Up to $15 million in funding for new center that will build upon successes in reducing vehicular fatalities and injuries

 

(Chapel Hill, N.C. – Dec. 6, 2016) – The University of North Carolina at Chapel Hill’s Highway Safety Research Center has been selected to run a National University Transportation Center funded by the U.S. Department of Transportation. The University will receive $2.8 million in the first year, and up to $15 million in grant funding over five years, to create and manage the Collaborative Sciences Center for Road Safety (CSCRS) – an opportunity for UNC-Chapel Hill to lead and influence the future of transportation safety research for the nation.

 

The CSCRS will accelerate progress in reducing injuries and fatalities on the nation’s roads by offering a new paradigm for how to understand and address traffic safety issues. The center will conduct collaborative, multidisciplinary research and education and technology transfer activities to improve road safety in the U.S.

 

“We must build a smarter, safer transportation future with dynamic travel choices, capacity, and infrastructure for all road users,” said Rep. David Price, ranking member of the U.S. House Appropriations subcommittee responsible for transportation and housing. “The Collaborative Sciences Center for Road Safety will make an invaluable contribution to our understanding of how best to do so.”

 

Led by the Highway Safety Research Center in collaboration with the University’s department of city and regional planning and the Injury Prevention Research Center, the CSCRS unites leading transportation research, planning, public health, data science and engineering programs at UNC-Chapel Hill, Duke, Florida Atlantic and the universities of California, Berkeley and Tennessee, Knoxville.

 

“This significant grant will assist the world-class UNC Highway Safety Research Center to continue its collaborative, groundbreaking work that has saved countless lives and prevented injuries,” said Chancellor Carol Folt. “Over its 50-year history, investigators at the center have conducted research at the state and national level that has translated into programs and policies that have been implemented in North Carolina and the nation, making all of our highways safer.”

 

HSRC Director David Harkey will serve as the CSCRS director and lead a multifaceted team of national and international experts.

 

“It is time to rethink our approach to road safety,” said Harkey. “The CSCRS provides an opportunity to find new ways to address legacy safety issues, such as impaired driving and speeding, which continue to claim the lives of thousands of road users each year. At the same time, we will explore how today’s research can help us prepare for the challenges that tomorrow will bring, such as traffic safety problems brought on by changes in technology or sociodemographic shifts.”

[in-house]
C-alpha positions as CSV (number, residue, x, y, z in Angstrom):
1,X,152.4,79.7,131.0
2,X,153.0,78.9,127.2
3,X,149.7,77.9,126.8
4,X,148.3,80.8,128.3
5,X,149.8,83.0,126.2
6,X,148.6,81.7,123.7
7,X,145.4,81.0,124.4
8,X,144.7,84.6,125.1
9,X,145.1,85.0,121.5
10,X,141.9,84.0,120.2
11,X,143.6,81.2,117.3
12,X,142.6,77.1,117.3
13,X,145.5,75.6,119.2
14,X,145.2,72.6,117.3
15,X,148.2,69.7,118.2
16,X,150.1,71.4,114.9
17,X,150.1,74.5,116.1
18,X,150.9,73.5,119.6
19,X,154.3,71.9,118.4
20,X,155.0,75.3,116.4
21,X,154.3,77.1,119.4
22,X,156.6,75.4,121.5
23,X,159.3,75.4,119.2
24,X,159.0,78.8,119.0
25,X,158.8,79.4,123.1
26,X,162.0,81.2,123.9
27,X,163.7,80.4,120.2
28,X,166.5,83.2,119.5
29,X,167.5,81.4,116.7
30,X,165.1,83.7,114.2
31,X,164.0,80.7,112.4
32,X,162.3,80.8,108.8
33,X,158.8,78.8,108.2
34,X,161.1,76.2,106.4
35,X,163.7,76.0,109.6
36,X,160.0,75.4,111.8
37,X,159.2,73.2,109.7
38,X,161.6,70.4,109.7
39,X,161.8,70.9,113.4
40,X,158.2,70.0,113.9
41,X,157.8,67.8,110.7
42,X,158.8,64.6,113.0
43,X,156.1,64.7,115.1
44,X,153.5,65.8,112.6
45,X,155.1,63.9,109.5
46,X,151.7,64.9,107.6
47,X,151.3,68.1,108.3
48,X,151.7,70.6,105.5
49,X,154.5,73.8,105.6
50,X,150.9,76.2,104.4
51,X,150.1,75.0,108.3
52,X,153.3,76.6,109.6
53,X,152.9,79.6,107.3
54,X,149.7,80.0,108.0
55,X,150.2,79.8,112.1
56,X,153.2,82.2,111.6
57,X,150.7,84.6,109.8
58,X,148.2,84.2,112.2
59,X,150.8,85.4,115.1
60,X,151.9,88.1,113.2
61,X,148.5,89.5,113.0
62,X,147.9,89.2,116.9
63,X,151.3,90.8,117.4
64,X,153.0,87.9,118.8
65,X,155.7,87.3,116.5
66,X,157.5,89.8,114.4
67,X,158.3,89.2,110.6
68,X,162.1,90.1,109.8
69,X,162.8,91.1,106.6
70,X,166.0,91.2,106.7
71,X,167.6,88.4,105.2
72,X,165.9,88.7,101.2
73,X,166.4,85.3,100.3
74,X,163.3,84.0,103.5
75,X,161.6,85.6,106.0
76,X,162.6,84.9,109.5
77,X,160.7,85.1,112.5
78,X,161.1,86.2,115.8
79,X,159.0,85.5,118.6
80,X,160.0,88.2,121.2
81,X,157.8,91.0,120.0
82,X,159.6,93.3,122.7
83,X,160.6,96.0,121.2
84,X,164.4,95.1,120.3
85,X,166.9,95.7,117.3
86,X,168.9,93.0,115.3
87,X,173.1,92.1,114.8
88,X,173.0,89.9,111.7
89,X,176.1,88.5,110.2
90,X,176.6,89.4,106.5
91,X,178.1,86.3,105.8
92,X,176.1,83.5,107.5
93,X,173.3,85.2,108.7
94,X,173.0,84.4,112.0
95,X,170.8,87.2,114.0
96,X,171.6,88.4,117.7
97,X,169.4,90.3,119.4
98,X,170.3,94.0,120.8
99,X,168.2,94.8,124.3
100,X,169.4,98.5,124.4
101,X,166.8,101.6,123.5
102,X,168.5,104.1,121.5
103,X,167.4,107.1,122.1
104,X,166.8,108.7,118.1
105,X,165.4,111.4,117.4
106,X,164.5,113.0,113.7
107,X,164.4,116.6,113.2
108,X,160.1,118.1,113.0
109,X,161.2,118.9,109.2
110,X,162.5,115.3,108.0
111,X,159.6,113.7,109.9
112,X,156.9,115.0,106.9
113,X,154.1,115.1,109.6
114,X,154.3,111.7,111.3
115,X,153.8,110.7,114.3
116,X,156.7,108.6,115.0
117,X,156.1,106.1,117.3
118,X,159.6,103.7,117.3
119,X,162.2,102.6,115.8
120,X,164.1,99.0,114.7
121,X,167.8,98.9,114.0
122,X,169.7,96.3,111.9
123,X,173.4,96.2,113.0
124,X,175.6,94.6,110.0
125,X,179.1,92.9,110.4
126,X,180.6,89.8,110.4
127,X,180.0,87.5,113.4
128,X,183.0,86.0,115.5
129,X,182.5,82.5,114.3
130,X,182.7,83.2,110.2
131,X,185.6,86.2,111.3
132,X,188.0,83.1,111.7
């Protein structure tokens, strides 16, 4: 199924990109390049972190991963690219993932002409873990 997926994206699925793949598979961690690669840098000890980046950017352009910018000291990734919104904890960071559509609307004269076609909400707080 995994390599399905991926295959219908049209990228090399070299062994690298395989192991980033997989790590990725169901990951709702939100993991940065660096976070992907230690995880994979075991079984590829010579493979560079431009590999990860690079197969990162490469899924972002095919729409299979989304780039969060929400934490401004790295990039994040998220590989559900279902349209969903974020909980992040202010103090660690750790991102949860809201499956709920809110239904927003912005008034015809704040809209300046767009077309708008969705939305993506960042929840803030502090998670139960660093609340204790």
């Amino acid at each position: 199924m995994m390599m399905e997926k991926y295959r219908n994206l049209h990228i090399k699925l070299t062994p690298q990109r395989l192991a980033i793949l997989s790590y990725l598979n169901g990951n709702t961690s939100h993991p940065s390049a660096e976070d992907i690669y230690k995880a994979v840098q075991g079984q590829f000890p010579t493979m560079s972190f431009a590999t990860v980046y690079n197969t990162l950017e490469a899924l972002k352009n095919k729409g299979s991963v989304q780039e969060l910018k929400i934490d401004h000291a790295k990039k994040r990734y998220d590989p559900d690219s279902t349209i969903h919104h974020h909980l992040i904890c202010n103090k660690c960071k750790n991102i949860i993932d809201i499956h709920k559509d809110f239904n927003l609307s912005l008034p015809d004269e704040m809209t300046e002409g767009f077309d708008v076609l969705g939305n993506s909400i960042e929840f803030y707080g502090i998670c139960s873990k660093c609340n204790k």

With more than $2.8 million in the first year, this grant is one of 32 five-year awards and one of five national centers that will be awarded to lead consortia under the University Transportation Centers program to advance research and education programs that address critical transportation challenges facing the nation. Subsequent awards using federal fiscal 2017 to fiscal 2020 funding will be made annually, subject to availability of funds and grantee compliance with grant terms and conditions.

 

View the comprehensive award announcement on the USDOT website, www.transportation.gov/briefing-room/dot15016.

 

– Carolina –

About the University of North Carolina at Chapel Hill

The University of North Carolina at Chapel Hill, the nation’s first public university, is a global higher education leader known for innovative teaching, research and public service. A member of the prestigious Association of American Universities, Carolina regularly ranks as the best value for academic quality in U.S. public higher education. Now in its third century, the University offers 77 bachelor’s, 110 master’s, 64 doctorate and seven professional degree programs through 14 schools and the College of Arts and Sciences. Every day, faculty – including two Nobel laureates – staff and students shape their teaching, research and public service to meet North Carolina’s most pressing needs in every region and all 100 counties. Carolina’s 317,000-plus alumni live in all 50 states and 156 other countries. More than 167,000 live in North Carolina.

 

About the UNC Highway Safety Research Center

The University of North Carolina Highway Safety Research Center is working hard to help shape the field of transportation safety. HSRC is committed to excellence in sound research, and safety is the preeminent goal – every day and in every project staff undertakes. Birthplace of innovative national programs like Click It or Ticket, graduated driver licensing and Walk to School Day, the center’s mission is to improve the safety, sustainability and efficiency of all surface transportation modes through a balanced, interdisciplinary program of research, evaluation and information dissemination. Learn more at www.hsrc.unc.edu.

 

HRSC contact: Caroline Mozingo, (919) 962-5835, mozingo@hsrc.unc.edu

Communications and Public Affairs contact: Mike McFarland, (919) 962-8593, mike_mcfarland@unc.edu